The future of transit in our community is already being determined as people continue to stop using public transit, favoring personal, for which there are many reasons: demographics, safety, convenience, flexibility, etc, and solid trends (which this one is) are fought against at a community’s peril.
Hopefully Sacramento’s leaders will see the facts rather than fictions in making their decision where to put transit dollars.
Editorial: Getting to the future
Transit plan is key to region's well-being
Published 12:00 am PDT Tuesday, October 30, 2007
How will the Sacramento region cope with the growing population, and what role will transit play? Those are questions two sets of planners are studying…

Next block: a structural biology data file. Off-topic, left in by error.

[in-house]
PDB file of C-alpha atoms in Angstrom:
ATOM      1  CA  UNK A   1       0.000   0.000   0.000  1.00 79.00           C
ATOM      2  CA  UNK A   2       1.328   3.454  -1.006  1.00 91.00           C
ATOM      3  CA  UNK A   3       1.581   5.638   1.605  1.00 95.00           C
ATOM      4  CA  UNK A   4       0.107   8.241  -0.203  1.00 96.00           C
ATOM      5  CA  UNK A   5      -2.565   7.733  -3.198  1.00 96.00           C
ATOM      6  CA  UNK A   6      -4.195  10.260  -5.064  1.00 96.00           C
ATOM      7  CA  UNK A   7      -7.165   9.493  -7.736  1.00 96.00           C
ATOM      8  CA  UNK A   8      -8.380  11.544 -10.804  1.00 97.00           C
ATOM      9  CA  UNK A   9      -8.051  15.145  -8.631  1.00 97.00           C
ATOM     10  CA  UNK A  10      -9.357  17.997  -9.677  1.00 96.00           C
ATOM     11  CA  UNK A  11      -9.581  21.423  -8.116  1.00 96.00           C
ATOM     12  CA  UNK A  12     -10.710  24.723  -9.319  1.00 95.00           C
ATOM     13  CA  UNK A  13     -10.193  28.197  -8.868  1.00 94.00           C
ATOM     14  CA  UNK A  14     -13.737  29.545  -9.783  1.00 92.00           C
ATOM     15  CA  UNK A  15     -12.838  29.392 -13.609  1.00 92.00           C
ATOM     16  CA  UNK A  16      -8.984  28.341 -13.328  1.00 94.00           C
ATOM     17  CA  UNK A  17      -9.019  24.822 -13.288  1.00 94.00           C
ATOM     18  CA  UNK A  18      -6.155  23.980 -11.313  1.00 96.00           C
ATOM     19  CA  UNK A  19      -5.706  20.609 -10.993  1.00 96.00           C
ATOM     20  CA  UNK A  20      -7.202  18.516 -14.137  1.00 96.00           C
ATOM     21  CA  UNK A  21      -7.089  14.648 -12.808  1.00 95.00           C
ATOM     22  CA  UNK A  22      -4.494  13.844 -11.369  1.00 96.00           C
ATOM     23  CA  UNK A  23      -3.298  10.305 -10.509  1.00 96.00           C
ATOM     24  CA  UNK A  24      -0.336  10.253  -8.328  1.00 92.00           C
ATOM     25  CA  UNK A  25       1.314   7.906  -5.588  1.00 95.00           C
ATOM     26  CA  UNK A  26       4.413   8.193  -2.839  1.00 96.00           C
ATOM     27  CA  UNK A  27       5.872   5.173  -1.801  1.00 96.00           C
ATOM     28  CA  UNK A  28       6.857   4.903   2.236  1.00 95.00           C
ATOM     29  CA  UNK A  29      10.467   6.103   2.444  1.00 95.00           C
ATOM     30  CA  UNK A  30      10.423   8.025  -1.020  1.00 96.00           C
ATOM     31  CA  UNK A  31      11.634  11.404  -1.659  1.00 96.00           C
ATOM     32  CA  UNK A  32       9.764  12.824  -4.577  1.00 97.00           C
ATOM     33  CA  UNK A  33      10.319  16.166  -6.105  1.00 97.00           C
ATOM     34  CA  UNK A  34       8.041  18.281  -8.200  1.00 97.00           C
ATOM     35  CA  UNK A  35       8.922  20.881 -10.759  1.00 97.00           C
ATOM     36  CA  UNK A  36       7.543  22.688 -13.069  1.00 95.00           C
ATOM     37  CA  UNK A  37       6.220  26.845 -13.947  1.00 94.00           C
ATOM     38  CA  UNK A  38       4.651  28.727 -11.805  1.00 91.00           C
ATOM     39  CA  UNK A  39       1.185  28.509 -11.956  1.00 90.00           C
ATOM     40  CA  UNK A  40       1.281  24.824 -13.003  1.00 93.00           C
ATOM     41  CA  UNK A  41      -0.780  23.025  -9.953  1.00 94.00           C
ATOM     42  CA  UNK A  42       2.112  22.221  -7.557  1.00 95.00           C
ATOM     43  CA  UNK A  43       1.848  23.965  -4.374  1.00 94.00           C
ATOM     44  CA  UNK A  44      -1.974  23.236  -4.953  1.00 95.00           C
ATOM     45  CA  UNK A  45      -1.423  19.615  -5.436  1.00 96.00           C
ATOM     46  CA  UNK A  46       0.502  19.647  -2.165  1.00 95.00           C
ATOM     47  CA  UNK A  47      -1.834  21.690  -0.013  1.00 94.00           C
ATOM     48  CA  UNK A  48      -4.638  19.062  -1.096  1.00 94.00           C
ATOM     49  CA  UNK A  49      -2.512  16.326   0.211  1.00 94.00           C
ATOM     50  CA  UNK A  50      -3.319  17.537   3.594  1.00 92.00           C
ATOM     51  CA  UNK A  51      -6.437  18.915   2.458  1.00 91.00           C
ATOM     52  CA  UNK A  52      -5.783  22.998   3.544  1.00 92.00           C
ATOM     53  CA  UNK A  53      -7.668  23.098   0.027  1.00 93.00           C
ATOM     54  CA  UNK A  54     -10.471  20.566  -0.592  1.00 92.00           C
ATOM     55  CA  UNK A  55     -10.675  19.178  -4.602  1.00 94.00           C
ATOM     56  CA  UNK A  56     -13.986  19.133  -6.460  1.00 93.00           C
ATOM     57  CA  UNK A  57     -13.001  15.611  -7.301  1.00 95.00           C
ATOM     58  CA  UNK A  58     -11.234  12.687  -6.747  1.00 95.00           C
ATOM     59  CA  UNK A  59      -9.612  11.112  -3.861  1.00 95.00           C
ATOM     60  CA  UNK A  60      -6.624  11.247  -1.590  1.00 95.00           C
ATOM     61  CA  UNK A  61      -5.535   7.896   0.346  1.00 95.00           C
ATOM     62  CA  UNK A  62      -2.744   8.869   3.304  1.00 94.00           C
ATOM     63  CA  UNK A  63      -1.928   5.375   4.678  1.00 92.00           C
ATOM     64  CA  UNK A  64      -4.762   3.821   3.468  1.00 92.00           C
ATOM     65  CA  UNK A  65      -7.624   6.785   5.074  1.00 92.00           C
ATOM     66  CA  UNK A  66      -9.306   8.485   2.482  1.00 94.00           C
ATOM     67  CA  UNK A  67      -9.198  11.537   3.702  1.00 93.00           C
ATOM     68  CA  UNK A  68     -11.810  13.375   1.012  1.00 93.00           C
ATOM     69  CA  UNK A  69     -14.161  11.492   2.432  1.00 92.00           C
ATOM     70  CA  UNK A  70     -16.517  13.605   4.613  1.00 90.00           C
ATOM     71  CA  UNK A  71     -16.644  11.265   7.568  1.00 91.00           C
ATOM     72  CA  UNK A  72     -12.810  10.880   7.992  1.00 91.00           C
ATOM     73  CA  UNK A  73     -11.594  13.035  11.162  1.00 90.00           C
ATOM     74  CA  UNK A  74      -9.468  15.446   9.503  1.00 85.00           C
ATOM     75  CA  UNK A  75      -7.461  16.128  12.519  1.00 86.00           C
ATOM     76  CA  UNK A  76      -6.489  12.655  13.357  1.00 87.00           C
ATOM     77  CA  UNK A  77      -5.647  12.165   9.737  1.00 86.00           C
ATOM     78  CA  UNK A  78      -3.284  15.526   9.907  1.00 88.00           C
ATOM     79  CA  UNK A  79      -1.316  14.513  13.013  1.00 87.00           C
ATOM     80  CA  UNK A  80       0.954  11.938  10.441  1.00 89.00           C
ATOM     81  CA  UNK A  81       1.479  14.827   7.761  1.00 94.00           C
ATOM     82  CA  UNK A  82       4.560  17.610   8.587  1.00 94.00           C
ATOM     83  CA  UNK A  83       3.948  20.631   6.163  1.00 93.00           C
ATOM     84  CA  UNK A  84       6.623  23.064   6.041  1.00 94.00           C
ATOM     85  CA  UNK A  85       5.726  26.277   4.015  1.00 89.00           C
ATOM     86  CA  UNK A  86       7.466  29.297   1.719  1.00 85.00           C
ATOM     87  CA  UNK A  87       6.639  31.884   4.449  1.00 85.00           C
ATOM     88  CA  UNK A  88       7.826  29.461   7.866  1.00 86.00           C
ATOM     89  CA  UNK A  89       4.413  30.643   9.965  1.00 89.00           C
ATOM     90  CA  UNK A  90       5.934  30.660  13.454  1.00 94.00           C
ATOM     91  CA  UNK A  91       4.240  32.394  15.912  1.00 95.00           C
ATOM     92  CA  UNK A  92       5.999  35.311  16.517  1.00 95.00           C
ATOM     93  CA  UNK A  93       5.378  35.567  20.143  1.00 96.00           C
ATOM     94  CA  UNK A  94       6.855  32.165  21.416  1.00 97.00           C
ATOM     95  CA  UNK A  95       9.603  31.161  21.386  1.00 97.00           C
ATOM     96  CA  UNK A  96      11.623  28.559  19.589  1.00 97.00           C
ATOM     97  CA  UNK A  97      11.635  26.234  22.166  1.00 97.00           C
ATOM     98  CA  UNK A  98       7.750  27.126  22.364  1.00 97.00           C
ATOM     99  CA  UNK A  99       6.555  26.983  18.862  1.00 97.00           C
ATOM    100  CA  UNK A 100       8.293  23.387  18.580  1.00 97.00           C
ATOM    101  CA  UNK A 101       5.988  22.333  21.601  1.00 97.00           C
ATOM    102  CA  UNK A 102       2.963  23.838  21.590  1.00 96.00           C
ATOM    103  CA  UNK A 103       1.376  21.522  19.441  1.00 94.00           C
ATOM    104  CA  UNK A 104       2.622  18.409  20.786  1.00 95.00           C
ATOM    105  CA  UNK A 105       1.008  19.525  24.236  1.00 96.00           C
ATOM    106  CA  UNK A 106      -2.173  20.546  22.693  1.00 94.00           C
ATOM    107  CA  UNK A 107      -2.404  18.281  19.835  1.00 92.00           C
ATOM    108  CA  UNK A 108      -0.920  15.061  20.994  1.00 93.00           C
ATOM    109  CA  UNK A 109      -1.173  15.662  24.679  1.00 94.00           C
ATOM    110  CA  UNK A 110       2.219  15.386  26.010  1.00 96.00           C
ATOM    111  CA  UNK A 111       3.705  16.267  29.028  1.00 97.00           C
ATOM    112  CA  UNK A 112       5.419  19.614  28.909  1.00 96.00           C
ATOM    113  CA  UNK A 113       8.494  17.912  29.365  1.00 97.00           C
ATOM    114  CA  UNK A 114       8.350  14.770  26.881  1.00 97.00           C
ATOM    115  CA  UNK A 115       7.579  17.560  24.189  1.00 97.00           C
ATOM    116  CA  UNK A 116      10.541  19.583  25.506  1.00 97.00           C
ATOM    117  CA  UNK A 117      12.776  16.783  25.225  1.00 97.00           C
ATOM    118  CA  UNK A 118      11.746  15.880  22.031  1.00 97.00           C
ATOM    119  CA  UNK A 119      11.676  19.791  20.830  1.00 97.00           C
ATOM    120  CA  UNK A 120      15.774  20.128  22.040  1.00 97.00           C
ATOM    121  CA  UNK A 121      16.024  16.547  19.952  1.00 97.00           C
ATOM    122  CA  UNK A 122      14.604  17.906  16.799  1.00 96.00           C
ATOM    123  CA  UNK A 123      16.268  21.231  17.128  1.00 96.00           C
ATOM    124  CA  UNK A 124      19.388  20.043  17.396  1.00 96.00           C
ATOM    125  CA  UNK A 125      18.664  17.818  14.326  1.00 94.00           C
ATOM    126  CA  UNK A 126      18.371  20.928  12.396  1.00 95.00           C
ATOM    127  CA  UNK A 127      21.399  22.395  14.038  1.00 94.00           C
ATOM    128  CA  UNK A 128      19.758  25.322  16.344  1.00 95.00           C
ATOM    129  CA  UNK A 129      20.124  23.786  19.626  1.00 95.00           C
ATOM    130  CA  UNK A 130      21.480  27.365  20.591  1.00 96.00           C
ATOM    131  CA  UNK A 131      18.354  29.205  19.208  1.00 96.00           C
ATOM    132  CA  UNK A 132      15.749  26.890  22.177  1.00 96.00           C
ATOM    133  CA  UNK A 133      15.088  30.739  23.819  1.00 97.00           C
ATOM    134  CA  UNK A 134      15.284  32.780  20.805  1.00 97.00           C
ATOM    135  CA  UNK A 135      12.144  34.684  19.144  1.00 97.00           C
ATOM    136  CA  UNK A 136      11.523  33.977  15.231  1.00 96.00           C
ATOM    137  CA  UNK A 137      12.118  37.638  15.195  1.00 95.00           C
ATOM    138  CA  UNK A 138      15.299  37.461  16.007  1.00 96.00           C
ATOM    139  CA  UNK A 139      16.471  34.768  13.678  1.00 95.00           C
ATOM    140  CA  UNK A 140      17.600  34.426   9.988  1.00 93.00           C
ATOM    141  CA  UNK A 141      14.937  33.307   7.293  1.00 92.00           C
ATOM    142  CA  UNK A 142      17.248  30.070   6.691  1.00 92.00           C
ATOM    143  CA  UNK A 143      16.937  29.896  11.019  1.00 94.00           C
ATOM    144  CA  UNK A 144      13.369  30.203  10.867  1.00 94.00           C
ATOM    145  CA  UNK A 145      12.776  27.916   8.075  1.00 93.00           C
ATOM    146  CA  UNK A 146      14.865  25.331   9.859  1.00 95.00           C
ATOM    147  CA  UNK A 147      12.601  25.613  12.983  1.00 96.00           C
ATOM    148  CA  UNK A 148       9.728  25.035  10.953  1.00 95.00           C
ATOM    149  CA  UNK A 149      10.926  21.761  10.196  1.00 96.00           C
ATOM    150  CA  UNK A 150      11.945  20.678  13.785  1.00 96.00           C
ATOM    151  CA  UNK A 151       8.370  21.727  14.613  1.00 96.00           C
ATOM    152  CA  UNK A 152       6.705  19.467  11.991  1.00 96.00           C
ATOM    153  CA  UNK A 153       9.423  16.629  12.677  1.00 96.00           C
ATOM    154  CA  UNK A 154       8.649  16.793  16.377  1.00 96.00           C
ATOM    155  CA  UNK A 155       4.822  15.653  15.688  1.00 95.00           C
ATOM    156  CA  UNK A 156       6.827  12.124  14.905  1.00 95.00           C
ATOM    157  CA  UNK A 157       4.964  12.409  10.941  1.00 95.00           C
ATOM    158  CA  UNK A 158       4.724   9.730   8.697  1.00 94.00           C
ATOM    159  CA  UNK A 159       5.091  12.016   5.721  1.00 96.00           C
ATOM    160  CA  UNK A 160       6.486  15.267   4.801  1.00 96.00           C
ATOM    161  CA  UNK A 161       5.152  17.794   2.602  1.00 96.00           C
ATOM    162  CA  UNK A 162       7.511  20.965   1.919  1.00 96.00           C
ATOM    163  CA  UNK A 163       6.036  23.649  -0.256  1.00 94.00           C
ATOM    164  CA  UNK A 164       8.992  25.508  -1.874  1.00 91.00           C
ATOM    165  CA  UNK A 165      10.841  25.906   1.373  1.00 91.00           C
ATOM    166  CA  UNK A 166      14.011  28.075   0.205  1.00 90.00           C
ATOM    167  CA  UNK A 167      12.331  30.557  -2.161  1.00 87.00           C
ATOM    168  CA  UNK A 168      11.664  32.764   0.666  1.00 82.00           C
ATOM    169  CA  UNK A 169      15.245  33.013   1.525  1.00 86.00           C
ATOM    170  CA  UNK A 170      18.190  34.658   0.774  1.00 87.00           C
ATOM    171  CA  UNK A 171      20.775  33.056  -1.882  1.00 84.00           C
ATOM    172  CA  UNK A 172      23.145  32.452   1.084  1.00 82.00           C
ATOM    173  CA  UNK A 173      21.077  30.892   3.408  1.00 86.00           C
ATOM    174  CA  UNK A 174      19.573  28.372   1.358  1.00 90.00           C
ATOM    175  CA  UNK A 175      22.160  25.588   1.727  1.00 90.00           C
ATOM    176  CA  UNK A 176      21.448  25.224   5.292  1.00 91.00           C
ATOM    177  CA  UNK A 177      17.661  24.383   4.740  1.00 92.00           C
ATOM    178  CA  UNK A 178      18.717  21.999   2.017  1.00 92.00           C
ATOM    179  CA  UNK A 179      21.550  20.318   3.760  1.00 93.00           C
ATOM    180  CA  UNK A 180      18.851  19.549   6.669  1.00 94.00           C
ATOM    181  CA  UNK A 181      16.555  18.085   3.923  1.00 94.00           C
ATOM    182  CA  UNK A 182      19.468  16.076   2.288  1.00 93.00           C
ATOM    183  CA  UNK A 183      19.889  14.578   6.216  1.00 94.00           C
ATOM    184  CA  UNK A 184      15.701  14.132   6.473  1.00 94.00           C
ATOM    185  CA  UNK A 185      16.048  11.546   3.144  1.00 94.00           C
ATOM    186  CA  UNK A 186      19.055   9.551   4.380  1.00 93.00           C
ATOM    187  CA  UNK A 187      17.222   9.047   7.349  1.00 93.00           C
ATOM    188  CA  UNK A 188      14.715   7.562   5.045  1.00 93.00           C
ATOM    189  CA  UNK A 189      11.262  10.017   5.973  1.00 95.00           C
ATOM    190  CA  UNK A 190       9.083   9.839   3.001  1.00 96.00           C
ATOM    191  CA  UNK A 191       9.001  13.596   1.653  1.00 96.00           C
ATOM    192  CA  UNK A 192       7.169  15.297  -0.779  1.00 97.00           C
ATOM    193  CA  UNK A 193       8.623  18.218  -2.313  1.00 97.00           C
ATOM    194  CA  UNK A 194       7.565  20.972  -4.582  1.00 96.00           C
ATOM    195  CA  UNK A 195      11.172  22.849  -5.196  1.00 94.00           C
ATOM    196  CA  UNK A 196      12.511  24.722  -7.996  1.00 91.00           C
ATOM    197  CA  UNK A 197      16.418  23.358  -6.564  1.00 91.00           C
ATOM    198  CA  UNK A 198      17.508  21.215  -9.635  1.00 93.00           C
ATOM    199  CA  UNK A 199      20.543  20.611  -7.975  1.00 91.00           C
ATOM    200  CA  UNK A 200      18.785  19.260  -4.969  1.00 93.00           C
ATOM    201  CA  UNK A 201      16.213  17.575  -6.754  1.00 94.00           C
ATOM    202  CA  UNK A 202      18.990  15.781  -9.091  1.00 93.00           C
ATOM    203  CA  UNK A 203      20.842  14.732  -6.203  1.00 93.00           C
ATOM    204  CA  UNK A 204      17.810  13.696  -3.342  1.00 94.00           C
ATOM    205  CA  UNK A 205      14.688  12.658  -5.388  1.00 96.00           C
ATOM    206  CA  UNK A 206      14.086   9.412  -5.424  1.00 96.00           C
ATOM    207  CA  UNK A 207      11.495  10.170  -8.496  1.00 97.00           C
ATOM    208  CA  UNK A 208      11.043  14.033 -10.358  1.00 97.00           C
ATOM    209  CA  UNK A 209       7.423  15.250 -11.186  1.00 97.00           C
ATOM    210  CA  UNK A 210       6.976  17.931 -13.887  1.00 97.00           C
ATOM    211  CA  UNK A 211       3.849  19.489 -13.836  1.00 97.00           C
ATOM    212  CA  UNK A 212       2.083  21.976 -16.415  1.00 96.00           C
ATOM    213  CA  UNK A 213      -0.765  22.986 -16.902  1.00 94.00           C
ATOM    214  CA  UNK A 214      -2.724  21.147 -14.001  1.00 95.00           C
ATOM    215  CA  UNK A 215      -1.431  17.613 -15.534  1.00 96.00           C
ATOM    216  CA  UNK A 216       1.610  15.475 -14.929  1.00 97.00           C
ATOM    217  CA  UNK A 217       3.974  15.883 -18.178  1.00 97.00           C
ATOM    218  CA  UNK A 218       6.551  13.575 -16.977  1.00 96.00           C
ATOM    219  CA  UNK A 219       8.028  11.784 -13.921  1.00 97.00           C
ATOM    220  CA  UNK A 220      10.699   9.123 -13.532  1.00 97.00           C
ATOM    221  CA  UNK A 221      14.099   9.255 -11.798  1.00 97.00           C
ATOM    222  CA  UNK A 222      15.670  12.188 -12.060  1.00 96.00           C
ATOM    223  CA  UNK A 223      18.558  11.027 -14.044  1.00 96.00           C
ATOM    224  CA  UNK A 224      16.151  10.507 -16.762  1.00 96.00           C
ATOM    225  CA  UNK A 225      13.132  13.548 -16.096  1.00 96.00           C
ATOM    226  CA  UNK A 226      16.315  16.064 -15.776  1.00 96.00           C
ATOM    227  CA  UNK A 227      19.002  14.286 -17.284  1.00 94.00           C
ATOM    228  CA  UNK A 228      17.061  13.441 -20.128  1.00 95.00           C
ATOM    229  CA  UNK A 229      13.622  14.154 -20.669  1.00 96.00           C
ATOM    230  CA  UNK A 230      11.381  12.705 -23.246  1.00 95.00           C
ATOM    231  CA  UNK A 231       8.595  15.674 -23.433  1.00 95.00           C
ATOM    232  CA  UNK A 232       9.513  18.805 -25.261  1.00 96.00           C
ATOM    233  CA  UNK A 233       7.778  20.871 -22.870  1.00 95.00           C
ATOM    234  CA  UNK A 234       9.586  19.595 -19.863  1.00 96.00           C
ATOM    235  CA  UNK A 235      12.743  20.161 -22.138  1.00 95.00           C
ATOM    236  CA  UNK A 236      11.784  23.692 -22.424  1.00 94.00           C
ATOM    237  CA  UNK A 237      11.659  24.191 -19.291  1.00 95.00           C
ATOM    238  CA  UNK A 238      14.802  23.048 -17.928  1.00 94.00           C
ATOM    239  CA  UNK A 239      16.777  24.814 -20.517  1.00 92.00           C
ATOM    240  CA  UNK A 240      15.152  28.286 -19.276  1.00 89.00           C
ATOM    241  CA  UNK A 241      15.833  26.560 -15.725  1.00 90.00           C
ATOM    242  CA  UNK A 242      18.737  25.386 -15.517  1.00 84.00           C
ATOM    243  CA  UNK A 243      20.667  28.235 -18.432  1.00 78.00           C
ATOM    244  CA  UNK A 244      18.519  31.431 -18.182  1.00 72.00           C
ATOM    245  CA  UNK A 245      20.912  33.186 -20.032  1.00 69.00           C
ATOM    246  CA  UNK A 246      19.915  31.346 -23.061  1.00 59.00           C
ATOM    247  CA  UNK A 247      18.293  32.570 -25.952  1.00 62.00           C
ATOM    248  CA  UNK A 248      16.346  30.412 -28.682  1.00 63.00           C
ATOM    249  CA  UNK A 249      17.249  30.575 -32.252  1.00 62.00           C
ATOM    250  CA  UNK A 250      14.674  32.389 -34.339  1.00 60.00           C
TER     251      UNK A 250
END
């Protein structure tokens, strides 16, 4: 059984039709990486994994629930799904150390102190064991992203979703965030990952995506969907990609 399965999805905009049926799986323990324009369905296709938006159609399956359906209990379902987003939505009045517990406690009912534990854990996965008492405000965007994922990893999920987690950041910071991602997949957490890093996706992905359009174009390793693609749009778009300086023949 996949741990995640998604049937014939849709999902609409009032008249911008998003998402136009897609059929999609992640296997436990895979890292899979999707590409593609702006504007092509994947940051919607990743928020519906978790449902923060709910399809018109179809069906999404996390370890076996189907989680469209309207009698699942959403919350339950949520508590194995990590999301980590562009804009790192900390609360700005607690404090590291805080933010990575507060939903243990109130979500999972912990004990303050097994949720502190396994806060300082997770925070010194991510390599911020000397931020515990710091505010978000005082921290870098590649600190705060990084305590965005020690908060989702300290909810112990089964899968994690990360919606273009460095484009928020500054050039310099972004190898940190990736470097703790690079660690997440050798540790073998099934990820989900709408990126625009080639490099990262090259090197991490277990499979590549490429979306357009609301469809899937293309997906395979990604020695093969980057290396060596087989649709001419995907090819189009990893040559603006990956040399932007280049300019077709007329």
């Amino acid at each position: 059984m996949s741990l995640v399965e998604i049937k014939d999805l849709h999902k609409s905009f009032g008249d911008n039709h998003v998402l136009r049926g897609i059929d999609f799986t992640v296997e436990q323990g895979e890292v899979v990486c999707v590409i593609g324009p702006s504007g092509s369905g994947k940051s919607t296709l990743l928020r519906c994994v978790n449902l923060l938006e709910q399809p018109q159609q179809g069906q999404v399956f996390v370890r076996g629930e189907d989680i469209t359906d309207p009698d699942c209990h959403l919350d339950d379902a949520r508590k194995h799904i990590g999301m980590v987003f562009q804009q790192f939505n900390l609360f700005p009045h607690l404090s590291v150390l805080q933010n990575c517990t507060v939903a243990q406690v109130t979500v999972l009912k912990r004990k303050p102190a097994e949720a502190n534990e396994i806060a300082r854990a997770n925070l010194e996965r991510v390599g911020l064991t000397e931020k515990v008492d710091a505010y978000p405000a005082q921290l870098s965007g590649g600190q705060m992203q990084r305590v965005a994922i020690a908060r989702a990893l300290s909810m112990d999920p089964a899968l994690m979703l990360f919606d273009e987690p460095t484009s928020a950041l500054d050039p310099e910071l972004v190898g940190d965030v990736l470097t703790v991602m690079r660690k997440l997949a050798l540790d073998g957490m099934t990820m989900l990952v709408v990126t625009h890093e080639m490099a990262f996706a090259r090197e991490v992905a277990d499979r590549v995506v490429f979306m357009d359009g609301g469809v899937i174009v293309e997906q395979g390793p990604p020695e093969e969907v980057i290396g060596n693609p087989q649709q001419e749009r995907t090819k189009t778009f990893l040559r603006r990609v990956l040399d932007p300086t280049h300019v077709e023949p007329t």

The problems the region faces are obvious. SACOG projects that by 2035 the region will add 525,000 homes and 535,000 jobs as the population grows by an additional 1 million residents. More traffic congestion, dirtier air and longer commutes will be inevitable if nothing is done.
The Metropolitan Transportation Plan for 2035 will invest $42 billion in the six-county Sacramento region over the next 28 years. Using land-use and transportation planning, SACOG seeks to reduce time spent commuting, protect air quality and improve the quality of life in the region.
RT hopes to build upon the SACOG plan with an extensive review of its options. The problems for RT are clear: Only 1.1 percent of all trips in its service area are on buses or light rail, and bus ridership has been declining 1 percent per year. More people walk and bike than use RT. If RT is going to increase its minuscule share of daily trips, it will need to attract "lifestyle users," people who have other options.